THERE'S A kind ofreverse age discrimination going on in the NBA these days, which should come asno surprise in a league that allows a player who hasn't suited up in two yearsto be re-signed and thrown into a trade. Suddenly 35 is the new 25. The PhoenixSuns parted with 29-year-old Shawn Marion to land center Shaquille O'Neal, whoturns a creaky 36 on March 6. The Cleveland Cavaliers unloaded a pair oftwentysomethings (Larry Hughes, 29, and Drew Gooden, 26) to lay claim to centerBen Wallace, 33, forward Joe Smith, 32, and swingman Wally Szczerbiak, whoturns 31 on March 5 (page 32). The San Antonio Spurs hoped to bolster theirchances of repeating by acquiring 6'9" forward Kurt Thomas and point guardDamon Stoudamire, 35 and 34, respectively.
This is an article from the March 3, 2008 issue
But no franchisehas put more on the line in this Anti-Youth Movement than the Dallas Mavericks,who, a half-season after achieving the league's best record, are not onlyentrusting their offense to a new face but also reshaping their identity. In aseven-player swap on Feb. 19 they scraped the mold off all-but-retired forwardKeith Van Horn, 32, and sent him to New Jersey with their point guard of thefuture, 25-year-old Devin Harris, and an energetic shot blocker, 26-year-oldDeSagana Diop, to land a player who'll turn 35 before the playoffs. That thesenior citizen is Jason Kidd—he of the off-the-charts basketball IQ and 99career triple doubles—is hardly irrelevant, of course, but it doesn't diminishthe stakes for Dallas. Comedy is Van Horn getting $4.3 million essentially formoving to Jersey for a couple of months, a no-show gig that would havedelighted even Paulie Walnuts. No one, however, will be laughing in Big D ifthe trade doesn't deliver a title.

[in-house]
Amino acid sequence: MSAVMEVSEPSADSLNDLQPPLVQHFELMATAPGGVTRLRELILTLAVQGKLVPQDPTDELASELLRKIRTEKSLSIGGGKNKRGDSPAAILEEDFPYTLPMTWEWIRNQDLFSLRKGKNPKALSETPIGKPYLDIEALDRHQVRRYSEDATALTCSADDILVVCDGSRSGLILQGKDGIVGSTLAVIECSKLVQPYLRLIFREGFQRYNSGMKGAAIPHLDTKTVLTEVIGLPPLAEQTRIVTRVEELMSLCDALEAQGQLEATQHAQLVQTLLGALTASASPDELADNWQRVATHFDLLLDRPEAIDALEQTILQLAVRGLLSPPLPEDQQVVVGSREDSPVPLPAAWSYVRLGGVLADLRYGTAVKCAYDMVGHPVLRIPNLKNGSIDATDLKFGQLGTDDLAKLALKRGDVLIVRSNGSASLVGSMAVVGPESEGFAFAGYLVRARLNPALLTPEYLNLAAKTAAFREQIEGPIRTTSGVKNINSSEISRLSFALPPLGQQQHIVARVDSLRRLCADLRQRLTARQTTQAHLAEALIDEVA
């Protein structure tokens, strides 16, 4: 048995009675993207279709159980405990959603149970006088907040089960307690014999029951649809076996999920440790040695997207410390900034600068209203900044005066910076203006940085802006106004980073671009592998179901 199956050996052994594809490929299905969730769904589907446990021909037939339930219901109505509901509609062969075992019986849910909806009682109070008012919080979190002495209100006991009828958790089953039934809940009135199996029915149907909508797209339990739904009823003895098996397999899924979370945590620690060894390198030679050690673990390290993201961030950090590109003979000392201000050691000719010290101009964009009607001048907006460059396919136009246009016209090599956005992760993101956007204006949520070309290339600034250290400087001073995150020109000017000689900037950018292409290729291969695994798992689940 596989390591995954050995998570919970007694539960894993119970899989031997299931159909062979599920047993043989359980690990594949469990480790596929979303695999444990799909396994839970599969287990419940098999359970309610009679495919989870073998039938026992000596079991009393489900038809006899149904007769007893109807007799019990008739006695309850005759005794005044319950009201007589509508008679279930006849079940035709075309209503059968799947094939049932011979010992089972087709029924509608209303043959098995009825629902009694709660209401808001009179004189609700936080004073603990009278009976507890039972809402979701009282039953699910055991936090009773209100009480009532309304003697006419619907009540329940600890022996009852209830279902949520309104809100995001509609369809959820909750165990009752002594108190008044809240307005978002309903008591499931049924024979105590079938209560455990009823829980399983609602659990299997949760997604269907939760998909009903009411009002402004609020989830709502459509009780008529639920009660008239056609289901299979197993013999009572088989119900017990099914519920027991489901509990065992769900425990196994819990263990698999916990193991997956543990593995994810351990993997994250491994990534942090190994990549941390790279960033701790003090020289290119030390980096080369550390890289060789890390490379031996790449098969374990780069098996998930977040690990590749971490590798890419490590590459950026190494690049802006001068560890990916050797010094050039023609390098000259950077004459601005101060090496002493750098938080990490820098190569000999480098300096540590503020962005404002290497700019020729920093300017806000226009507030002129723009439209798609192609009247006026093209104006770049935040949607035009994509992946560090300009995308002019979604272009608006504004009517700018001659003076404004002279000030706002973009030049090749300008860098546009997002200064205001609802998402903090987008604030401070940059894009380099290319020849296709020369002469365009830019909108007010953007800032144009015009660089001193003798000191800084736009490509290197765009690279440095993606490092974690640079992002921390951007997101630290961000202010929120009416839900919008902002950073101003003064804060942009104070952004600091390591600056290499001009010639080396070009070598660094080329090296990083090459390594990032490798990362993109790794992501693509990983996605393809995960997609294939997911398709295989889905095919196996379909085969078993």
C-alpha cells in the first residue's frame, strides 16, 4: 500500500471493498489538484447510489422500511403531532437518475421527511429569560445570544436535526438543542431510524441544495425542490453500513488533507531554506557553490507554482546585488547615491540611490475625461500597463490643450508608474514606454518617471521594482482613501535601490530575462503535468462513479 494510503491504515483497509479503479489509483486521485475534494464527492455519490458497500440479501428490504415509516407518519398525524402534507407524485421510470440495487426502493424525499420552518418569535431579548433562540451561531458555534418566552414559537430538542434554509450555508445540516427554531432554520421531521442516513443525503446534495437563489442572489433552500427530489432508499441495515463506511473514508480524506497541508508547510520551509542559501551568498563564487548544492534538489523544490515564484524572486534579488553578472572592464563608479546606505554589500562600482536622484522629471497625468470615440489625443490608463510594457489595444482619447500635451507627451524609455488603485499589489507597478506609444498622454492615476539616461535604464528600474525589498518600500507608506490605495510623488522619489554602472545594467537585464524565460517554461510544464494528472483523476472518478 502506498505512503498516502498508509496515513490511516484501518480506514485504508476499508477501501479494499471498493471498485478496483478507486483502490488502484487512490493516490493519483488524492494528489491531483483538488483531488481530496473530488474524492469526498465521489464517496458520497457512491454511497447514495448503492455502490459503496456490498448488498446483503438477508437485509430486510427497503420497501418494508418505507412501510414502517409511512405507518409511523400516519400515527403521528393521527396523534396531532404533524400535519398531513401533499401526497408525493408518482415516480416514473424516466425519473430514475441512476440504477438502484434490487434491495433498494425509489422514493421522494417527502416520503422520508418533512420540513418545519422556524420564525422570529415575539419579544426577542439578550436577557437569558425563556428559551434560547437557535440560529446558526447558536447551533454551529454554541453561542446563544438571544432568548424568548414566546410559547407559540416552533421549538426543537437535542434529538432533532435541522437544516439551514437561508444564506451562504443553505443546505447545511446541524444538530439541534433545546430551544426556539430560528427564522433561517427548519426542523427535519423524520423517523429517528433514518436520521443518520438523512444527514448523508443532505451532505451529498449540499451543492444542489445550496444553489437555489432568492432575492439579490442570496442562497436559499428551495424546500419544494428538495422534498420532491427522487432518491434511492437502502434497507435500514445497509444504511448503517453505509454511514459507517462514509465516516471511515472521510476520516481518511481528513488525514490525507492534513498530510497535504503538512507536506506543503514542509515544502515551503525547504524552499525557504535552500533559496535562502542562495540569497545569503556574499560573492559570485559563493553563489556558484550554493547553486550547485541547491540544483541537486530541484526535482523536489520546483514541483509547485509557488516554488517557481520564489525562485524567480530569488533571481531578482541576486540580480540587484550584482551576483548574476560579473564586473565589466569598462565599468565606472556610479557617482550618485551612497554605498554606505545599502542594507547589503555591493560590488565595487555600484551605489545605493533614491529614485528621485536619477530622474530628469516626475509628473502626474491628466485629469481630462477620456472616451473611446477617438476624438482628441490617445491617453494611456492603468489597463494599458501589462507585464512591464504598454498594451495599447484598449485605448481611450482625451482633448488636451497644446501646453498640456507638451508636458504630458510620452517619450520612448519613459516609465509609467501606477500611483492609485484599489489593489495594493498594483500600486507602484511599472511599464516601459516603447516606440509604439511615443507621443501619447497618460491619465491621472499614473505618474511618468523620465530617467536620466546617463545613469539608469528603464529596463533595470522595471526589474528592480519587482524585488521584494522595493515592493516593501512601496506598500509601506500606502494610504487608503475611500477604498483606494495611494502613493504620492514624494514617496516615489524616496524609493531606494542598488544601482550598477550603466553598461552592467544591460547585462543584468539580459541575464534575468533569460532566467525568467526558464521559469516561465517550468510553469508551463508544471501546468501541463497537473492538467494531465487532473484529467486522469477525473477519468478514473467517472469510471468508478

"We're outthere on this one, I'll admit that," says Mavericks owner Mark Cuban, now30 pounds and one building block lighter than he was last year at this time.The weight came off because of rehab for a hip replacement and the aerobic workhe did to prepare for Dancing with the Stars; Harris went away because Dallasfelt compelled to keep pace with the other dealmaking Western Conferencecontenders. A 6'3" blur who is a tough cover for the quickest guards,Harris is an avid charge-taker and a recognized stalwart in checking Spurspoint guard Tony Parker (who, by the way, says he is overjoyed that Harris bidbon voyage to the West, even if his replacement is a slam-dunk Hall ofFamer).